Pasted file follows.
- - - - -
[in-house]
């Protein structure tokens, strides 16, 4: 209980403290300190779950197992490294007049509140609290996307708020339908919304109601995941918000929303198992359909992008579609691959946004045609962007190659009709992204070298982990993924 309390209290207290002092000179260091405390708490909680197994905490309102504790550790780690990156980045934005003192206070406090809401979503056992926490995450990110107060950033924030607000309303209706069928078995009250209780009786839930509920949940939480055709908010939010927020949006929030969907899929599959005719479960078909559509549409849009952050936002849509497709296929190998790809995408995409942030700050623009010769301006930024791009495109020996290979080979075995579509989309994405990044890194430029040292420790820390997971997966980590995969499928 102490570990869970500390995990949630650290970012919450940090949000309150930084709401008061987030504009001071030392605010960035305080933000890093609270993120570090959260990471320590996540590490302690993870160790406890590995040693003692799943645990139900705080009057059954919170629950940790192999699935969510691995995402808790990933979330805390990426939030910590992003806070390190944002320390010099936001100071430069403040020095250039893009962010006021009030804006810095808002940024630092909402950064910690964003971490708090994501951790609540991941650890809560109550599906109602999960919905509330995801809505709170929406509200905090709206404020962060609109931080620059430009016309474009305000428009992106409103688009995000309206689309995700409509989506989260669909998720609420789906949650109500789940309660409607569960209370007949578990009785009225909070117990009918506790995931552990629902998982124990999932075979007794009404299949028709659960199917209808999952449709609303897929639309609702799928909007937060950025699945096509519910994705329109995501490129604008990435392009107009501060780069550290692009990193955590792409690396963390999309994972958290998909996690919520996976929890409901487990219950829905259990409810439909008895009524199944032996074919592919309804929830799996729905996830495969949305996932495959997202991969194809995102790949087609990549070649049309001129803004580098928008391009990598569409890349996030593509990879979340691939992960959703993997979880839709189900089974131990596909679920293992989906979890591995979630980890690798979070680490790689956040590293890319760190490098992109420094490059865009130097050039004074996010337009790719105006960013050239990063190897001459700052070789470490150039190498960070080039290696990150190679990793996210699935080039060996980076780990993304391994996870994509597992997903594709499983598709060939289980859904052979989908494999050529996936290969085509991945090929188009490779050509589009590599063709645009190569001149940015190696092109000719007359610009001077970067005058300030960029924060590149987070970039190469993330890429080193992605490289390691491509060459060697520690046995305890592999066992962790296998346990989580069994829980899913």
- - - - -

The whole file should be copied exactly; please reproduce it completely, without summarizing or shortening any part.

[in-house]
């Protein structure tokens, strides 16, 4: 209980403290300190779950197992490294007049509140609290996307708020339908919304109601995941918000929303198992359909992008579609691959946004045609962007190659009709992204070298982990993924 309390209290207290002092000179260091405390708490909680197994905490309102504790550790780690990156980045934005003192206070406090809401979503056992926490995450990110107060950033924030607000309303209706069928078995009250209780009786839930509920949940939480055709908010939010927020949006929030969907899929599959005719479960078909559509549409849009952050936002849509497709296929190998790809995408995409942030700050623009010769301006930024791009495109020996290979080979075995579509989309994405990044890194430029040292420790820390997971997966980590995969499928 102490570990869970500390995990949630650290970012919450940090949000309150930084709401008061987030504009001071030392605010960035305080933000890093609270993120570090959260990471320590996540590490302690993870160790406890590995040693003692799943645990139900705080009057059954919170629950940790192999699935969510691995995402808790990933979330805390990426939030910590992003806070390190944002320390010099936001100071430069403040020095250039893009962010006021009030804006810095808002940024630092909402950064910690964003971490708090994501951790609540991941650890809560109550599906109602999960919905509330995801809505709170929406509200905090709206404020962060609109931080620059430009016309474009305000428009992106409103688009995000309206689309995700409509989506989260669909998720609420789906949650109500789940309660409607569960209370007949578990009785009225909070117990009918506790995931552990629902998982124990999932075979007794009404299949028709659960199917209808999952449709609303897929639309609702799928909007937060950025699945096509519910994705329109995501490129604008990435392009107009501060780069550290692009990193955590792409690396963390999309994972958290998909996690919520996976929890409901487990219950829905259990409810439909008895009524199944032996074919592919309804929830799996729905996830495969949305996932495959997202991969194809995102790949087609990549070649049309001129803004580098928008391009990598569409890349996030593509990879979340691939992960959703993997979880839709189900089974131990596909679920293992989906979890591995979630980890690798979070680490790689956040590293890319760190490098992109420094490059865009130097050039004074996010337009790719105006960013050239990063190897001459700052070789470490150039190498960070080039290696990150190679990793996210699935080039060996980076780990993304391994996870994509597992997903594709499983598709060939289980859904052979989908494999050529996936290969085509991945090929188009490779050509589009590599063709645009190569001149940015190696092109000719007359610009001077970067005058300030960029924060590149987070970039190469993330890429080193992605490289390691491509060459060697520690046995305890592999066992962790296998346990989580069994829980899913």